Social workers, police and the Crown Prosecution Service “missed opportunities” to stop a child exploitation ring abusing young girls, a report into the scandal reveals.
The review was ordered in the aftermath of a trial which saw nine Asian men jailed for grooming young white girls for sex. It looked at how agencies including the council, police, NHS and Crown Prosecution Service (CPS) worked between 2007 and 2012 to safeguard children and young people who were at risk of sexual exploitation.
The picture which emerges from the report is one of vulnerable young girls, who were being targeted for sexual abuse, being written off by those in authority who believed the girls were “making their own choices”.
Solicitor Jonathan Bridge, who is a legal representative to two of the girls in the Rochdale case, told Channel 4 News: “It is clear that a blind eye was turned to what was going on; children and their parents repeatedly looked to Rochdale social services and the police for help, but were ignored. The reasons for this remain unclear, but there is shocking inference that social services made a judgement about these children, adopting an attitude that they were making a “choice” to live this lifestyle. Considering some of the victims were as young as 12 years old, this is a dreadful and deplorable error.”
The review found that “deficiencies” in the way children’s social care responded to the victims’ needs in Rochdale, Greater Manchester, were caused by “patchy” training of frontline staff, the Rochdale Borough Safeguarding Children Board (RBSCB) said in its review into child sexual exploitation (CSE).
Rochdale Council said it has used the review’s findings to implement a catalogue of changes and improvements.
The review comes just days after The Times published a report which alleged that agencies in Rotherham, South Yorkshire, were aware of extensive and co-ordinated abuse of white girls by some Asian men and detailed a range of offences for which no-one has been prosecuted.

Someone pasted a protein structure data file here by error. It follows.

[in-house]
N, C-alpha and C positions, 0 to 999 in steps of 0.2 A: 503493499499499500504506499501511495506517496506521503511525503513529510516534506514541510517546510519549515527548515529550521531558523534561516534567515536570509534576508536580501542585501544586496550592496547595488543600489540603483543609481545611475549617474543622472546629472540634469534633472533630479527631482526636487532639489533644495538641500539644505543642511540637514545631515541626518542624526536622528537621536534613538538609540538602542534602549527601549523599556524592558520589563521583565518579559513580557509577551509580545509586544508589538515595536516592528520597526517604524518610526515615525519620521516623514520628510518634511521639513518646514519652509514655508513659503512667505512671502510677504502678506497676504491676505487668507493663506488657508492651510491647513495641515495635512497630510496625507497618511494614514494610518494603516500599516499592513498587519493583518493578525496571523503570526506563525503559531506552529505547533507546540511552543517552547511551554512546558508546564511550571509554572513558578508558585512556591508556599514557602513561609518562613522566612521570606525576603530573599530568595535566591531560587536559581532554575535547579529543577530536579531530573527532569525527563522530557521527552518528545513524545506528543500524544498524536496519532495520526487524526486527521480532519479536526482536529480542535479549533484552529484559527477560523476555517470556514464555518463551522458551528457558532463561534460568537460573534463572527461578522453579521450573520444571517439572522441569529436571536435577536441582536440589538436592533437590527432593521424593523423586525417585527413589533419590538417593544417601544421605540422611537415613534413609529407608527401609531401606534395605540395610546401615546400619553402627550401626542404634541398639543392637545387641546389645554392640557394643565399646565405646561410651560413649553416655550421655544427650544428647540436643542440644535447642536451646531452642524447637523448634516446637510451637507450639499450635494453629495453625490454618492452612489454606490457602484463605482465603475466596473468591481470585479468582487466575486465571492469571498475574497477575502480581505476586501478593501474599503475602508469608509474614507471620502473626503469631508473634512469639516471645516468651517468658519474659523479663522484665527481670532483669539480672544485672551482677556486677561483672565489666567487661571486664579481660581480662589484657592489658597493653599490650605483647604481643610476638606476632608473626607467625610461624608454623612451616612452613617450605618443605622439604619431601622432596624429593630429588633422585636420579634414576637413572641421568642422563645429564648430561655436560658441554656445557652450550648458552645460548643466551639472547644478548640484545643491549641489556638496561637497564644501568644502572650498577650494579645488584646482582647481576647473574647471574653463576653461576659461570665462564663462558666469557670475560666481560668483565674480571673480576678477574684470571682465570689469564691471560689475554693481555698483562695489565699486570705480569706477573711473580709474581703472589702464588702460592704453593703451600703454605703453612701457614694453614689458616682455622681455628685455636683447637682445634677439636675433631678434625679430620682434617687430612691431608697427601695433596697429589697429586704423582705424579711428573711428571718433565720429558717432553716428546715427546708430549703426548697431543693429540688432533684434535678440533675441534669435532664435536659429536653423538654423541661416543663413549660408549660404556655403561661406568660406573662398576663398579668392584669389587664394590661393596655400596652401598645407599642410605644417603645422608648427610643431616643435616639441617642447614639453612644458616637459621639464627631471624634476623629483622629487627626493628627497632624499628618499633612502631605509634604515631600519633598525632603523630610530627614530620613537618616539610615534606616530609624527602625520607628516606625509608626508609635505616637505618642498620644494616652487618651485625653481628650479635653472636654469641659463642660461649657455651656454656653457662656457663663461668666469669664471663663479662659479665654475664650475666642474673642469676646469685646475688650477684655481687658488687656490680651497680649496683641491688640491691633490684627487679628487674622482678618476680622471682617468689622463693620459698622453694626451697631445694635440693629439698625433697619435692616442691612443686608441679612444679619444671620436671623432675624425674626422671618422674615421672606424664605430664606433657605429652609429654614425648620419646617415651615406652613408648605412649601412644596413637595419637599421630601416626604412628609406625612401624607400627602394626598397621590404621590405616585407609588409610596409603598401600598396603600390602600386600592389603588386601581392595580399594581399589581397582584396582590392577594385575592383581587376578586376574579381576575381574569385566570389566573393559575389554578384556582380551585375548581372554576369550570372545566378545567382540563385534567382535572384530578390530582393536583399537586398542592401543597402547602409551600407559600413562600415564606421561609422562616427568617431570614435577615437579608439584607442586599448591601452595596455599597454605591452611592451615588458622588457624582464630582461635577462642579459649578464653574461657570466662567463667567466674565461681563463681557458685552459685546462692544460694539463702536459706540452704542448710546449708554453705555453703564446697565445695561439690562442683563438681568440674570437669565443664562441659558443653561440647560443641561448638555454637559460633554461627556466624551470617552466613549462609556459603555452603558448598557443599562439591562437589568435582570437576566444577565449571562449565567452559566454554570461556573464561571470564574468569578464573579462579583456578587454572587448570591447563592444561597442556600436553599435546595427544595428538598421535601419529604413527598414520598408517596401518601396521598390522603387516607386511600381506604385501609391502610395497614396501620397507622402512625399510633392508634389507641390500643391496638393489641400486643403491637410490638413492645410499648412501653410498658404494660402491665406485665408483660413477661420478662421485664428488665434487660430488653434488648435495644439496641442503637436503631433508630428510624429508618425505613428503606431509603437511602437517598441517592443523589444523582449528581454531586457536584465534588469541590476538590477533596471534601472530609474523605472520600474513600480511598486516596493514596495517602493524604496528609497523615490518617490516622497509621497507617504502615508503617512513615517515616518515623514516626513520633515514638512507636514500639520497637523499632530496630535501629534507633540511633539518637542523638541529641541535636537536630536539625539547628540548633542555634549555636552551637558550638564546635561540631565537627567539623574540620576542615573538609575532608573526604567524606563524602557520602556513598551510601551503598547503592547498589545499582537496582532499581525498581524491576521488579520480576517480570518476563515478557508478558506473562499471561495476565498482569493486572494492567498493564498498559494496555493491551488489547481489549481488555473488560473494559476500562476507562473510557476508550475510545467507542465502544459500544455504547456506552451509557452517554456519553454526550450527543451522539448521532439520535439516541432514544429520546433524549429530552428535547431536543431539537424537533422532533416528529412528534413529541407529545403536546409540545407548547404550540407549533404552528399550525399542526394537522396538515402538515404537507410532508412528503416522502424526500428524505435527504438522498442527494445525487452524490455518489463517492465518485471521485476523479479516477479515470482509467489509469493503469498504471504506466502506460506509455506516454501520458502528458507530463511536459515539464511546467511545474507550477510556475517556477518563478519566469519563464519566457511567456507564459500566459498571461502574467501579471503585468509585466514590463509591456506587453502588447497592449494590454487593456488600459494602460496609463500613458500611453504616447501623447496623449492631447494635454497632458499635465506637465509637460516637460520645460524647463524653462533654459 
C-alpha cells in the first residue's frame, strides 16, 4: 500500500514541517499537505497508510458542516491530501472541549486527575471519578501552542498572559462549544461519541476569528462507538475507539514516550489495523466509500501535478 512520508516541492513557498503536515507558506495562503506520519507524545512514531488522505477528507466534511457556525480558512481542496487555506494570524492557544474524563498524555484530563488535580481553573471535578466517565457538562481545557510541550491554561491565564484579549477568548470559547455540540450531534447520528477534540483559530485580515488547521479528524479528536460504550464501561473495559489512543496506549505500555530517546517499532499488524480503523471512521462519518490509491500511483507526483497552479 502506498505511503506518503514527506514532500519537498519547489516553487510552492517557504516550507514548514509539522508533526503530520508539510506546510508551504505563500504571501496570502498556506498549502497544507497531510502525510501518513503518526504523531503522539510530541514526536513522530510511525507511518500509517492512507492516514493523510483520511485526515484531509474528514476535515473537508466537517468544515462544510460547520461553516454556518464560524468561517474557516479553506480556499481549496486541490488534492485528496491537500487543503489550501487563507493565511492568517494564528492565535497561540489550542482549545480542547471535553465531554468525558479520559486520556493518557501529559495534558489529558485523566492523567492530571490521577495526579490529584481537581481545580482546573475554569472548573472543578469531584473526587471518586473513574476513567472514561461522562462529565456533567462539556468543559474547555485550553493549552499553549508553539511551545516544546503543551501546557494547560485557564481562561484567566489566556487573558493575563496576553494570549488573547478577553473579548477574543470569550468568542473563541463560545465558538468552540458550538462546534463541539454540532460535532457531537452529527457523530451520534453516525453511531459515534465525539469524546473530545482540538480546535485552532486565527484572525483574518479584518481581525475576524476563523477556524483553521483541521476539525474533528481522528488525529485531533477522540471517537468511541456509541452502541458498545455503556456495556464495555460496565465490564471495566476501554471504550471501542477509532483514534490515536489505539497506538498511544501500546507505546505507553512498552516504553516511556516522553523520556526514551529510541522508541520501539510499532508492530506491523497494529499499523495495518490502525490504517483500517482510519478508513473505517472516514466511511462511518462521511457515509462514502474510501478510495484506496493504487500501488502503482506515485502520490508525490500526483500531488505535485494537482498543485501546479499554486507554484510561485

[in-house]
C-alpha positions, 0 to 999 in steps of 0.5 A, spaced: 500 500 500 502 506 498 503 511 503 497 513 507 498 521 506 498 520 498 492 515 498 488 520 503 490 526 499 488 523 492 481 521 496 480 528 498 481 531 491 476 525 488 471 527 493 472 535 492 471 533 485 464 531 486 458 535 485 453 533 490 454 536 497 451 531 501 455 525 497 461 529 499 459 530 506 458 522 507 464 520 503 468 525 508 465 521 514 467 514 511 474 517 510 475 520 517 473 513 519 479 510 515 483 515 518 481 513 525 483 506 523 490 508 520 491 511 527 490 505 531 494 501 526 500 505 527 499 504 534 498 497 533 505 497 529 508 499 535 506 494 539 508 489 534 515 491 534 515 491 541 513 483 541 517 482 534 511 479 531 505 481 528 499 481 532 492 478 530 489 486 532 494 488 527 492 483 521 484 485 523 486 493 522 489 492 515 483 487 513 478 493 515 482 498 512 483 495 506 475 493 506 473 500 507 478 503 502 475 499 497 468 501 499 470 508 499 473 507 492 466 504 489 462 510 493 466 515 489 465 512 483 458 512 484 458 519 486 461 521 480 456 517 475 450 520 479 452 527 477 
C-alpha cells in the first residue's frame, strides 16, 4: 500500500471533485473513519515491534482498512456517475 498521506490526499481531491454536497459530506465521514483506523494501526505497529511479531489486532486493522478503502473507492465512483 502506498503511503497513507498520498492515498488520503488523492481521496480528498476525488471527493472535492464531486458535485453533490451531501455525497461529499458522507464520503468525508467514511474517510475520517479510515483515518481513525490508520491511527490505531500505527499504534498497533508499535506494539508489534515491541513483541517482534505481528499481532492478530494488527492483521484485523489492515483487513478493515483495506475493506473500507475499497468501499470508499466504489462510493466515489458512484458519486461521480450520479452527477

The council’s own review of internal processes and procedures will be published In October. Chief Superintendent Annette Anderson, divisional commander for Rochdale, said: “This report once again highlights the complex nature of child sexual exploitation and we acknowledge its findings.
“We have already stated that there were issues with an initial inquiry into CSE in Rochdale in 2008. However, the (Independent Police Complaints Commission) are currently supervising an investigation into that inquiry so it would be inappropriate for us to go into further details at this moment.
“What we can say is that GMP’s (Greater Manchester Police’s) force-wide approach to child sexual exploitation and child abuse in general has changed significantly over the last few years.
“Locally, with our partners at the council and the health service, Rochdale division now has formal working strategies to tackle head-on child exploitation.
“What cannot be lost, however, is that we are talking about the abuse of children by adults and it is the criminals themselves who take ultimate responsibility for their actions.”